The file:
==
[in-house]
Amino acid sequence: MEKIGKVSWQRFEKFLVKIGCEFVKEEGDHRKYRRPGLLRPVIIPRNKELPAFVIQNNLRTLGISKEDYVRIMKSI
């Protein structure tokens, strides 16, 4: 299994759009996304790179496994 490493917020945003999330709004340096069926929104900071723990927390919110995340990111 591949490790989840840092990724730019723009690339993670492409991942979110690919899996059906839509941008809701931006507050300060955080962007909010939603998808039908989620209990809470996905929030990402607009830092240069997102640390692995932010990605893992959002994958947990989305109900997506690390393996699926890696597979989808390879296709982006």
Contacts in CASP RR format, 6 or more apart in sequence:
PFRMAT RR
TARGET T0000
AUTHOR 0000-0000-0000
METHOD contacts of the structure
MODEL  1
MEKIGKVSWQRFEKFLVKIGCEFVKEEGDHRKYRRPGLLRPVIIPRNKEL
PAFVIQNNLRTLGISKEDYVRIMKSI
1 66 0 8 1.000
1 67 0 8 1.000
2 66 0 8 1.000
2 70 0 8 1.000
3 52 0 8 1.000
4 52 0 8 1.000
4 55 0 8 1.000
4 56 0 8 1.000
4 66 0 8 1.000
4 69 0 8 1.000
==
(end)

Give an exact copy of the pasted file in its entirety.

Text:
[in-house]
Amino acid sequence: MEKIGKVSWQRFEKFLVKIGCEFVKEEGDHRKYRRPGLLRPVIIPRNKELPAFVIQNNLRTLGISKEDYVRIMKSI
């Protein structure tokens, strides 16, 4: 299994759009996304790179496994 490493917020945003999330709004340096069926929104900071723990927390919110995340990111 591949490790989840840092990724730019723009690339993670492409991942979110690919899996059906839509941008809701931006507050300060955080962007909010939603998808039908989620209990809470996905929030990402607009830092240069997102640390692995932010990605893992959002994958947990989305109900997506690390393996699926890696597979989808390879296709982006």
Contacts in CASP RR format, 6 or more apart in sequence:
PFRMAT RR
TARGET T0000
AUTHOR 0000-0000-0000
METHOD contacts of the structure
MODEL  1
MEKIGKVSWQRFEKFLVKIGCEFVKEEGDHRKYRRPGLLRPVIIPRNKEL
PAFVIQNNLRTLGISKEDYVRIMKSI
1 66 0 8 1.000
1 67 0 8 1.000
2 66 0 8 1.000
2 70 0 8 1.000
3 52 0 8 1.000
4 52 0 8 1.000
4 55 0 8 1.000
4 56 0 8 1.000
4 66 0 8 1.000
4 69 0 8 1.000